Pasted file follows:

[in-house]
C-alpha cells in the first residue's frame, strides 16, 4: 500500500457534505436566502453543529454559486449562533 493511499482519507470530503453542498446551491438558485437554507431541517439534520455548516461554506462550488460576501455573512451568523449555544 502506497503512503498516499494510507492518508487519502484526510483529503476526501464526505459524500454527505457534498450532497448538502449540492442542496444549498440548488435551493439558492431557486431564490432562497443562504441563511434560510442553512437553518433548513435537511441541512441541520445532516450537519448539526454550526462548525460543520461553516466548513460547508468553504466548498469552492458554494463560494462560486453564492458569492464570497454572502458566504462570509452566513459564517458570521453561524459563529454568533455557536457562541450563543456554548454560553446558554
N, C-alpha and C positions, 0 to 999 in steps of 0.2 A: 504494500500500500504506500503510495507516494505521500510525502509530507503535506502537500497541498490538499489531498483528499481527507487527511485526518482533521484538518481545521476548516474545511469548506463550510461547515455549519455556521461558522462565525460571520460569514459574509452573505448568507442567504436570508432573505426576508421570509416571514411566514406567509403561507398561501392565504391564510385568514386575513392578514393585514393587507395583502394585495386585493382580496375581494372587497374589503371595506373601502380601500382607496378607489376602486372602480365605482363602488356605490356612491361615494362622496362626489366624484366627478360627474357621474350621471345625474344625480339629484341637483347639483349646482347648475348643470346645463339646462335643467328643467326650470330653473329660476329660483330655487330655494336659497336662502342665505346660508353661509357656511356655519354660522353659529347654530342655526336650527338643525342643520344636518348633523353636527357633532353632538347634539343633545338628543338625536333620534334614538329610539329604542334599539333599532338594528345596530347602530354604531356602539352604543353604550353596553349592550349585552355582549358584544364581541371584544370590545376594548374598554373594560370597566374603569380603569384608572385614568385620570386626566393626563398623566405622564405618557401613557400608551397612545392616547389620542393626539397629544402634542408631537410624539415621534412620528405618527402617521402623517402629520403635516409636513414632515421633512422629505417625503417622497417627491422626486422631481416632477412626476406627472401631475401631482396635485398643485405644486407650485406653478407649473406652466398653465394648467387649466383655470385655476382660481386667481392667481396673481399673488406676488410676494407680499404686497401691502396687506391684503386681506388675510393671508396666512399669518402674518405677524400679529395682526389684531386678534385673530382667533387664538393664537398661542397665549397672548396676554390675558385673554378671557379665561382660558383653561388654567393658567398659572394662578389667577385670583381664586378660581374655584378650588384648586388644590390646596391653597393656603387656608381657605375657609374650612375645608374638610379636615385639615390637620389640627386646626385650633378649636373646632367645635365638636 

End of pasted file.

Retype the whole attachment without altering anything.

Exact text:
[in-house]
C-alpha cells in the first residue's frame, strides 16, 4: 500500500457534505436566502453543529454559486449562533 493511499482519507470530503453542498446551491438558485437554507431541517439534520455548516461554506462550488460576501455573512451568523449555544 502506497503512503498516499494510507492518508487519502484526510483529503476526501464526505459524500454527505457534498450532497448538502449540492442542496444549498440548488435551493439558492431557486431564490432562497443562504441563511434560510442553512437553518433548513435537511441541512441541520445532516450537519448539526454550526462548525460543520461553516466548513460547508468553504466548498469552492458554494463560494462560486453564492458569492464570497454572502458566504462570509452566513459564517458570521453561524459563529454568533455557536457562541450563543456554548454560553446558554
N, C-alpha and C positions, 0 to 999 in steps of 0.2 A: 504494500500500500504506500503510495507516494505521500510525502509530507503535506502537500497541498490538499489531498483528499481527507487527511485526518482533521484538518481545521476548516474545511469548506463550510461547515455549519455556521461558522462565525460571520460569514459574509452573505448568507442567504436570508432573505426576508421570509416571514411566514406567509403561507398561501392565504391564510385568514386575513392578514393585514393587507395583502394585495386585493382580496375581494372587497374589503371595506373601502380601500382607496378607489376602486372602480365605482363602488356605490356612491361615494362622496362626489366624484366627478360627474357621474350621471345625474344625480339629484341637483347639483349646482347648475348643470346645463339646462335643467328643467326650470330653473329660476329660483330655487330655494336659497336662502342665505346660508353661509357656511356655519354660522353659529347654530342655526336650527338643525342643520344636518348633523353636527357633532353632538347634539343633545338628543338625536333620534334614538329610539329604542334599539333599532338594528345596530347602530354604531356602539352604543353604550353596553349592550349585552355582549358584544364581541371584544370590545376594548374598554373594560370597566374603569380603569384608572385614568385620570386626566393626563398623566405622564405618557401613557400608551397612545392616547389620542393626539397629544402634542408631537410624539415621534412620528405618527402617521402623517402629520403635516409636513414632515421633512422629505417625503417622497417627491422626486422631481416632477412626476406627472401631475401631482396635485398643485405644486407650485406653478407649473406652466398653465394648467387649466383655470385655476382660481386667481392667481396673481399673488406676488410676494407680499404686497401691502396687506391684503386681506388675510393671508396666512399669518402674518405677524400679529395682526389684531386678534385673530382667533387664538393664537398661542397665549397672548396676554390675558385673554378671557379665561382660558383653561388654567393658567398659572394662578389667577385670583381664586378660581374655584378650588384648586388644590390646596391653597393656603387656608381657605375657609374650612375645608374638610379636615385639615390637620389640627386646626385650633378649636373646632367645635365638636 